A Bright Bridge To Surrealism

THERE'S A HEATED BATTLE of words currently raging Tin the art press between Spain's two most famous painters. Antoni Tapies, the country's establishment abstract artist, fumes that Antonio Lopez-Garcia, a consummate realist, should never have gotten a retrospective in the national modern art museum. Tapies calls Lopez-Garcia's work retro, the kind of meticulous copying of nature that every modern artist who's after a deeper reality has transcended. Lopez-Garcia retorts that Tapies should wake up and smell the paella, that it's a big, wide, pluralist world out there and realism is back in fashion. Besides, he hints, a child could paint like Tapies. Boys, boys! Take a couple of deep breaths--and book a flight to New York, for The Museum of Modern Art's Joan Miro retrospective (on view through Jan. 11). It's an encyclopedic, 400-work show of the one Spanish artist of the century who bridged not only the chasm between abstraction and representation, but almost closed the gap between poetry (what an artist feels) and craft (what an artist does about it).

To most people, surrealism means Salvador Dali, who took what he saw in dreams and hallucinations and rendered it in an academic fashion. Miro, on the other hand, was the absolute best of the surrealists who actually plumbed the subconscious for the free play of shapes, colors and lines in their paintings. Miro's style zips and twinkles across the canvas (or paper, or wood, or small rectangle of copper, as the case may be) with odd-looking but tantalizing human and animal creatures doing strange things in a benignly quirky cosmos. Miro often titled his paintings with such teasers as "People at Night, Guided by the Phosphorescent Tracks of Snails" and "Woman with Blonde Armpit Combing Her Hair by the Light of the Stars." And if you look closely, he delivers: sure enough, there's a blond armpit (some colored trapezoids), there's a snail trail (a wiggly line) and there's some starlight (the translucent ground).

Miro is the magical master of slow painting that looks fast. Sometimes he produced only four paintings a year. (fie worked on some pictures in 1980 that he started in 1930.) On light grounds, he tends to fine-tune his lyrical dark lines by partially overpainting them with paler tones; he fills in his primary-color, nursery-school shapes with a care and touch that Vermeer would have envied. If he were a lesser painter, you'd pocket these quick, bright little thrills and move briskly on in search of more novelty. But with Miro, your eye contentedly crawls through each picture and settles for a while into each of his piquant "personages" as if it were a shady spot on a summer day.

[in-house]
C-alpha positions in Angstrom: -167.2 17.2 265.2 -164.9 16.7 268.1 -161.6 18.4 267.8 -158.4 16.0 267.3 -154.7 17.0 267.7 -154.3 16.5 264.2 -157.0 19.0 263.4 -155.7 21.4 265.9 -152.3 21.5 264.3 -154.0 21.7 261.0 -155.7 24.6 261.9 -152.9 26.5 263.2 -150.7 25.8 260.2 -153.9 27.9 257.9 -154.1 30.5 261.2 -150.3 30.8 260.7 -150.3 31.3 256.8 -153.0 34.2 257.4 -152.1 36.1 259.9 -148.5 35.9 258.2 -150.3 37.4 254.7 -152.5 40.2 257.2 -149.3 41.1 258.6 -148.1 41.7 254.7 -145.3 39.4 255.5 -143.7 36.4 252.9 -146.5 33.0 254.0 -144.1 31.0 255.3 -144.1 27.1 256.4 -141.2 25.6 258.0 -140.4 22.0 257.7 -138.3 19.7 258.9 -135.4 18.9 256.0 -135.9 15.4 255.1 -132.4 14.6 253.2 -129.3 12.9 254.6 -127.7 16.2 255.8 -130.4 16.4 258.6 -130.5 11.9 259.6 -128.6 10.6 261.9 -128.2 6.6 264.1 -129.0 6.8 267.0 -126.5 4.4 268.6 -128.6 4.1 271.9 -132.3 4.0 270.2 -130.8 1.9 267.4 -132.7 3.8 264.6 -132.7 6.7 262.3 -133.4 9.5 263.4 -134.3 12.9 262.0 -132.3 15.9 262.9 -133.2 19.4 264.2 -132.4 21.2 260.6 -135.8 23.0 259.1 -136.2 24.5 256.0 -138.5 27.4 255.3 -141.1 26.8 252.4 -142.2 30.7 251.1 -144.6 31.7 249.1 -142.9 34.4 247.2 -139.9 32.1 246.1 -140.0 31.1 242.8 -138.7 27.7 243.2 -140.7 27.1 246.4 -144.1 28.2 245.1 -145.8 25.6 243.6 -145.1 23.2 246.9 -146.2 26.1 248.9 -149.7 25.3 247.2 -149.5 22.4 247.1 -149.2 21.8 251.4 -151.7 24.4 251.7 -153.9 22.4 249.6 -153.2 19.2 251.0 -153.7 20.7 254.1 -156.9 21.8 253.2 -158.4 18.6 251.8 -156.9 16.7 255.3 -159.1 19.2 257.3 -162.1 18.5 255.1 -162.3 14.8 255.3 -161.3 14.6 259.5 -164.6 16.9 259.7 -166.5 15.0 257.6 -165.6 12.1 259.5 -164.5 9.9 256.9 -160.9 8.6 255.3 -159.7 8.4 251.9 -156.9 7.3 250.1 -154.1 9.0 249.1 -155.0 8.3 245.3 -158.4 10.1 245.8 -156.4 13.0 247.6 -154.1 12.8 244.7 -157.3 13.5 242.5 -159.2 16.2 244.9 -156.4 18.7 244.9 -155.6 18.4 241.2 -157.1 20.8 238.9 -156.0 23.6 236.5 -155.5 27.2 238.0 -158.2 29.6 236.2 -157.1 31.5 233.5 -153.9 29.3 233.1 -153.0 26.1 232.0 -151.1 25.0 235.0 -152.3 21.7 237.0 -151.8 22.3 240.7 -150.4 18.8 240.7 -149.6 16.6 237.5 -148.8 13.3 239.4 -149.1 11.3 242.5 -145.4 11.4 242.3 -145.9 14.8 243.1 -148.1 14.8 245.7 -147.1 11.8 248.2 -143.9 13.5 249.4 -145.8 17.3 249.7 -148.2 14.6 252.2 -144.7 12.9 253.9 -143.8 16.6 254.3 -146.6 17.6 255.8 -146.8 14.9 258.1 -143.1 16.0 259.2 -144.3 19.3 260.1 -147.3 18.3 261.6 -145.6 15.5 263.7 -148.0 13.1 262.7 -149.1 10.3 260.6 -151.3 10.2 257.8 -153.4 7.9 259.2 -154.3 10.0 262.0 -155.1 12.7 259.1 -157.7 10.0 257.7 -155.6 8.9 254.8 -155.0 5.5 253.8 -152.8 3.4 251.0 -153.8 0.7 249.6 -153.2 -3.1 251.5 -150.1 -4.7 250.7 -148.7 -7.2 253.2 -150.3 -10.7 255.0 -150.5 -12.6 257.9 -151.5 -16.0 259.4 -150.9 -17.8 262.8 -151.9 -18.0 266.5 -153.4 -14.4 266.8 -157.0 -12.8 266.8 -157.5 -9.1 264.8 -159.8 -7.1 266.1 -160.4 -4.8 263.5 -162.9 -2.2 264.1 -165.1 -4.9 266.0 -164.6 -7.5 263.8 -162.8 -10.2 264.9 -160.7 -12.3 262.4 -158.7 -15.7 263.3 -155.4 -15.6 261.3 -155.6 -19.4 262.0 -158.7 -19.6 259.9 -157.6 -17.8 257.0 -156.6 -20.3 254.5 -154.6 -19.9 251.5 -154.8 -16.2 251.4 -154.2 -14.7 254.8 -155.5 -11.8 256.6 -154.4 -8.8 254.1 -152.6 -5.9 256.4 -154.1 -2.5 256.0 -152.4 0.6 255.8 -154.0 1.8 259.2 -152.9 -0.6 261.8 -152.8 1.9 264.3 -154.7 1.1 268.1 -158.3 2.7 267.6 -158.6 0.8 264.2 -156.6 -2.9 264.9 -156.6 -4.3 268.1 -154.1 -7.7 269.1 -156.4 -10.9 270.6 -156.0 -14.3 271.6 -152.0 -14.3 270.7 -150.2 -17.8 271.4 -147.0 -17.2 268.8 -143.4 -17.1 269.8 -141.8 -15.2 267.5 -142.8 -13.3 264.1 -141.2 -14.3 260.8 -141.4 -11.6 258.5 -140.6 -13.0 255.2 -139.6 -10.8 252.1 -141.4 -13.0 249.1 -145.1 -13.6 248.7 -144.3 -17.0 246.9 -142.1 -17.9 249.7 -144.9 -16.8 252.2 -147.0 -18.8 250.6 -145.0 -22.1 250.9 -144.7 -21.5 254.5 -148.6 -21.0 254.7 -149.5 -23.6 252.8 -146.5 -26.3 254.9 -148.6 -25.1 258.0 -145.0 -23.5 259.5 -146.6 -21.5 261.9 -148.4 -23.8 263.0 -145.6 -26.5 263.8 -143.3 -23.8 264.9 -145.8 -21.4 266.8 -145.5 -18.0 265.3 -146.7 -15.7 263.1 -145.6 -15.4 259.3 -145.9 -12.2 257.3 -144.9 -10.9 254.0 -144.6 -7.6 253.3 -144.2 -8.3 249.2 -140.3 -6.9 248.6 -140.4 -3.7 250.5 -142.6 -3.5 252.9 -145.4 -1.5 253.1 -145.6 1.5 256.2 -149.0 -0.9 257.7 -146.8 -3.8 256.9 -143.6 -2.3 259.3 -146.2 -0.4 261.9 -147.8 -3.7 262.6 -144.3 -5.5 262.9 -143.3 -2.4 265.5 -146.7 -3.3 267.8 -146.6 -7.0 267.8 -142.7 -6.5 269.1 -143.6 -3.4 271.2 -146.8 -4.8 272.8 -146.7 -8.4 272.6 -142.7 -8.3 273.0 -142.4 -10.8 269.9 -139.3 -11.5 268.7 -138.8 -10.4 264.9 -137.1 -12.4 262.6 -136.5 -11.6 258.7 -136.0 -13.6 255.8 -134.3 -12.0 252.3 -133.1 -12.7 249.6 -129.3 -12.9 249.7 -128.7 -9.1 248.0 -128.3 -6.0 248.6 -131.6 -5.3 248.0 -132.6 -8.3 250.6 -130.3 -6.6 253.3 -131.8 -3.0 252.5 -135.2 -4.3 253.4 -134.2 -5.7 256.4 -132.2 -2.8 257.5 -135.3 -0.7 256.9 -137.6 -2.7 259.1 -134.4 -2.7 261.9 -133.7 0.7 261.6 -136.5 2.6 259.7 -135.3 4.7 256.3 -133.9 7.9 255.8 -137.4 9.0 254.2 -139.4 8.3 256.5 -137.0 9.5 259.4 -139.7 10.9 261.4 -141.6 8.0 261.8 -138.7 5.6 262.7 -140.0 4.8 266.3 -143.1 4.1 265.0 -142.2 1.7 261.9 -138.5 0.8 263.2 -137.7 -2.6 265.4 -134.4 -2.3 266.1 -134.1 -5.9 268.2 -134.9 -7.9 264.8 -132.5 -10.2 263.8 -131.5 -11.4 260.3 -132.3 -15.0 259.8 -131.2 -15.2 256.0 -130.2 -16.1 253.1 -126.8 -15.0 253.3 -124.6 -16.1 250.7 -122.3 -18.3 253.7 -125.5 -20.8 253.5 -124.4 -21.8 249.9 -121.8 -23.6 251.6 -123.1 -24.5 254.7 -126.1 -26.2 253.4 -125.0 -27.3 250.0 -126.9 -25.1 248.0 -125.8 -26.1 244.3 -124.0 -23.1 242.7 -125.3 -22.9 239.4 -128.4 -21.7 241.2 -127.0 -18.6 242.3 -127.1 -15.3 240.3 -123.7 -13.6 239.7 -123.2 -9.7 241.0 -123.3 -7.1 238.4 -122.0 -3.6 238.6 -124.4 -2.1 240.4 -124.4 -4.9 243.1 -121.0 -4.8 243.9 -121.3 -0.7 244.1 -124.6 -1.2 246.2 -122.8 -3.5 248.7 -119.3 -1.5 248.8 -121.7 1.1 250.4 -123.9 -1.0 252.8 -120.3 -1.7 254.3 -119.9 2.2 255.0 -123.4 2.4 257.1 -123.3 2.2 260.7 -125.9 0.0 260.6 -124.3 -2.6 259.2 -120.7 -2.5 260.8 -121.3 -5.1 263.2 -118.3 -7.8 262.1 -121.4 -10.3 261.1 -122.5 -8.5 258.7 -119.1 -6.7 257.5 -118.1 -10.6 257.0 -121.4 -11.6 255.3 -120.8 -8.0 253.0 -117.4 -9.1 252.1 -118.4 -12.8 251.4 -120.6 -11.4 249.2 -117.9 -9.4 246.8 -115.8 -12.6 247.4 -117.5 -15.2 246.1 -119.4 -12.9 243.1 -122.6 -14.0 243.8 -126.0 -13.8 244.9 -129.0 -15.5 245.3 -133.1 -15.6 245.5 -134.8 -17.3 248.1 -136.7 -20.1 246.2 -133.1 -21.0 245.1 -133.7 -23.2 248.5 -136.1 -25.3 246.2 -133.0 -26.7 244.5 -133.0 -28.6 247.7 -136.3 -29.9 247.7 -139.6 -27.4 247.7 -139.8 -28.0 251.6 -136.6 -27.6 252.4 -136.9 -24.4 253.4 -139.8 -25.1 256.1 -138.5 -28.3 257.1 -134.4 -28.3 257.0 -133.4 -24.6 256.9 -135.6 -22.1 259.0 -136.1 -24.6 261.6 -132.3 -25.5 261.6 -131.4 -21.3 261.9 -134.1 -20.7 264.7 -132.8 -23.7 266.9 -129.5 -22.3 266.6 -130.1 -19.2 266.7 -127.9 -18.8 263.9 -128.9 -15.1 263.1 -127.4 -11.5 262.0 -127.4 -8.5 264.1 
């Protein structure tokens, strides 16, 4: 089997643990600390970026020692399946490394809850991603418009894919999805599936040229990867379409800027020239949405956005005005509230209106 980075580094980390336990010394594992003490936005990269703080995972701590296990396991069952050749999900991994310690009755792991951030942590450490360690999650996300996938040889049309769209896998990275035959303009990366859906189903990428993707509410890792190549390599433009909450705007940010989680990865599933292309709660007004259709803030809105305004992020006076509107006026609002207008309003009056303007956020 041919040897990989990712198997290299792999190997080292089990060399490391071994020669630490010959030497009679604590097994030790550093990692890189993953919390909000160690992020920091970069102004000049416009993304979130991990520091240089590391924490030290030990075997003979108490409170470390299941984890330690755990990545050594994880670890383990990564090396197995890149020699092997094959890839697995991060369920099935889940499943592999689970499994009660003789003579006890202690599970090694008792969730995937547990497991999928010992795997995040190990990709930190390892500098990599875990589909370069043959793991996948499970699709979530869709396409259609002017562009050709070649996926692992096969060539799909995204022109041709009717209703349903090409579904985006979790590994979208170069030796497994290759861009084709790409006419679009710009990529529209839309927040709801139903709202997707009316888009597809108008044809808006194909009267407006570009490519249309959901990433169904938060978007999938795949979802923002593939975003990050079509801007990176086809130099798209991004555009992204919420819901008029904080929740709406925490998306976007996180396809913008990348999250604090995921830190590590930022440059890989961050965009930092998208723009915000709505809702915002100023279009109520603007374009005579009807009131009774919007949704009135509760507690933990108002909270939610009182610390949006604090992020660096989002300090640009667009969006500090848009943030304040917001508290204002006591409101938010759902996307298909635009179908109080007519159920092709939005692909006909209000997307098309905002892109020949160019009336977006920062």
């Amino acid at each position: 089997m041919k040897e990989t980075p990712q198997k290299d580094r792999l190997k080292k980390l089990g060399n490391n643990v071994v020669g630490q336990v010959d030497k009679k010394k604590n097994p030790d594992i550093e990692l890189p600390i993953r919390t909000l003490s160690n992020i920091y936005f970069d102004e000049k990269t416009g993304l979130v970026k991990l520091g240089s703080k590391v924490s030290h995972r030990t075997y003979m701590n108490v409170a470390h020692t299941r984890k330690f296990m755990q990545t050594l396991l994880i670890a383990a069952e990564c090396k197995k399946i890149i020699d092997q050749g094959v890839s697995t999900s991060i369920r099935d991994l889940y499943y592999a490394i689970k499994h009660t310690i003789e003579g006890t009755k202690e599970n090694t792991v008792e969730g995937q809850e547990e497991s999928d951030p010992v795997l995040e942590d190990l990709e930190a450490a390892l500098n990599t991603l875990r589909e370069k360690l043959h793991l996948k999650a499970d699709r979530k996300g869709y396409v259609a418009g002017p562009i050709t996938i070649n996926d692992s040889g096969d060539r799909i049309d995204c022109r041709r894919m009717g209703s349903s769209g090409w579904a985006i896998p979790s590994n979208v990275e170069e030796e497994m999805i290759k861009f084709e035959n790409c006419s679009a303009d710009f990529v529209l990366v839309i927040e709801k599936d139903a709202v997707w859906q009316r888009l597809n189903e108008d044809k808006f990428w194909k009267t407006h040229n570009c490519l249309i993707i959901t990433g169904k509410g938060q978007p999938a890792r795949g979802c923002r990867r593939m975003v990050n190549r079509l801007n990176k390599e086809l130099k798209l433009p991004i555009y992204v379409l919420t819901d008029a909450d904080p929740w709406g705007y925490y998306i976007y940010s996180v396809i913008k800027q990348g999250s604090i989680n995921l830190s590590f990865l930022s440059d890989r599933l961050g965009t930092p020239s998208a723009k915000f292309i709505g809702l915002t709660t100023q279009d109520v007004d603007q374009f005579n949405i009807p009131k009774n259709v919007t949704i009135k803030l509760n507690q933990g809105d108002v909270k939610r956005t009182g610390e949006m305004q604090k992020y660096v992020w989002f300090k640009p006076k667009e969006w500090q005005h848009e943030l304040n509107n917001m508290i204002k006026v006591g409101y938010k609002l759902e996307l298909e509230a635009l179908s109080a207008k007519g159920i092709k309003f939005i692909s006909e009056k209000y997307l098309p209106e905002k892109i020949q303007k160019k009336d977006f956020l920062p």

Of all the great modern artists, Miro led perhaps the least traumatized life. Born in 1893, the son of a watchmaker in Barcelona, he studied at the progressive Escola d'Art. At the relatively ripe age of 26, the artistic gravity of Paris finally lured him, but he kept returning home to Catalonia (once a separate nation, now a region of Spain, but with its own language). Miro's Catalonian roots kept him spiritually in the province, even when he was living abroad. In the 1920s in Paris, where the art of his fellow Spaniard, Picasso, was cosmopolitan, Miro's remained folkloric at heart. The crucial 1921-22 painting "The Farm" (originally bought by Ernest Hemingway and now in the National Gallery of Art in Washington) delineates a love so intense for his family's land at Montroig that the picture's hard-edged realism can hardly contain it. With two subsequent paintings, "The Tilled Field" and "The Hunter" (both 1923-24), Miro lets the emotion loose into the floating, organic forms that led Andre Breton, author of surrealism's official manifesto, to consider him a member of the club.

Miro went about his career with orderly determination. He wrote to Picasso in 1929 that he was "in pursuit of a Mme Miro, of a studio, and a dealer." That same year he married the daughter of family friends. Miro's fevor for Catalonia clashed with Franco's nationalism and the painter spent the Spanish Civil War in exile in France. Yet he could be strangely apolitical. Two weeks after the Nazis invaded Poland, he was able to write to Matisse from Paris, "I've entirely resumed my regular life and am very satisfied with my work." Miro spent most of the rest of World War II in Majorca. Until his death at 90 in 1983, he seemed to live a happily-ever-after existence. Because his career was long and brilliant, he can be forgiven for creating, in his later years, a few too many easy logos like the Spanish Tourist Board's spritely star-and-sun.

MOMA's exhibition, the largest Miro show ever in the United States, commemorates the centenary of the artist's birth. It is a common-sense chronological installation, accompanied by a gorgeously weighty catalog by curator Carolyn Lanchner (484 pages. Abrams. $75, paperback $37.50). The lessons in esthetics that Miro gives are so close to universal that the exhibition might encourage today's painters to be clearer and cleaner instead of angrier and louder. Alas, the exhibition doesn't travel out of New York. But a glance at a picture like "Painting" (1950) would probably be at least enough to make rivals like Tapies and Lopez-Garcia stop bickering and shake hands.

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